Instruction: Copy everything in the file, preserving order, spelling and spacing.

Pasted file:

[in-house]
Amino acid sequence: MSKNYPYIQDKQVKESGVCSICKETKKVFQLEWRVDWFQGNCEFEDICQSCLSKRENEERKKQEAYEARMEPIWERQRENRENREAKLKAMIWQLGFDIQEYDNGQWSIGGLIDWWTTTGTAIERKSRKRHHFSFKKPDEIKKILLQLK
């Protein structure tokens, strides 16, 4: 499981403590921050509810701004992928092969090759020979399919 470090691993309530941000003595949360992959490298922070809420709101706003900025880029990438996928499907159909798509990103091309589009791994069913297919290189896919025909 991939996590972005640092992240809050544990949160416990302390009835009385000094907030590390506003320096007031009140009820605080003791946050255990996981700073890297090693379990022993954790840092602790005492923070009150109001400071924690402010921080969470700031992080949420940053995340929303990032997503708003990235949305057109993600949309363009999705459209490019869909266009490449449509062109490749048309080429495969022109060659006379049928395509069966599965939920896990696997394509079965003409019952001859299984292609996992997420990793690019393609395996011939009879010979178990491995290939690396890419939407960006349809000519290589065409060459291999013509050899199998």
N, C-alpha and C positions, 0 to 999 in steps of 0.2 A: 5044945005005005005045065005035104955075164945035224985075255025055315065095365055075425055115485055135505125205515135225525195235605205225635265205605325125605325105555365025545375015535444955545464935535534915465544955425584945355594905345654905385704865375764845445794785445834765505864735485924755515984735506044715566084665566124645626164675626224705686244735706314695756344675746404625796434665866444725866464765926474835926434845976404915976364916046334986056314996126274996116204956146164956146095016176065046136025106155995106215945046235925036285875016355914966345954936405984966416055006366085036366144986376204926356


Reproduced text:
[in-house]
Amino acid sequence: MSKNYPYIQDKQVKESGVCSICKETKKVFQLEWRVDWFQGNCEFEDICQSCLSKRENEERKKQEAYEARMEPIWERQRENRENREAKLKAMIWQLGFDIQEYDNGQWSIGGLIDWWTTTGTAIERKSRKRHHFSFKKPDEIKKILLQLK
């Protein structure tokens, strides 16, 4: 499981403590921050509810701004992928092969090759020979399919 470090691993309530941000003595949360992959490298922070809420709101706003900025880029990438996928499907159909798509990103091309589009791994069913297919290189896919025909 991939996590972005640092992240809050544990949160416990302390009835009385000094907030590390506003320096007031009140009820605080003791946050255990996981700073890297090693379990022993954790840092602790005492923070009150109001400071924690402010921080969470700031992080949420940053995340929303990032997503708003990235949305057109993600949309363009999705459209490019869909266009490449449509062109490749048309080429495969022109060659006379049928395509069966599965939920896990696997394509079965003409019952001859299984292609996992997420990793690019393609395996011939009879010979178990491995290939690396890419939407960006349809000519290589065409060459291999013509050899199998």
N, C-alpha and C positions, 0 to 999 in steps of 0.2 A: 5044945005005005005045065005035104955075164945035224985075255025055315065095365055075425055115485055135505125205515135225525195235605205225635265205605325125605325105555365025545375015535444955545464935535534915465544955425584945355594905345654905385704865375764845445794785445834765505864735485924755515984735506044715566084665566124645626164675626224705686244735706314695756344675746404625796434665866444725866464765926474835926434845976404915976364916046334986056314996126274996116204956146164956146095016176065046136025106155995106215945046235925036285875016355914966345954936405984966416055006366085036366144986376204926356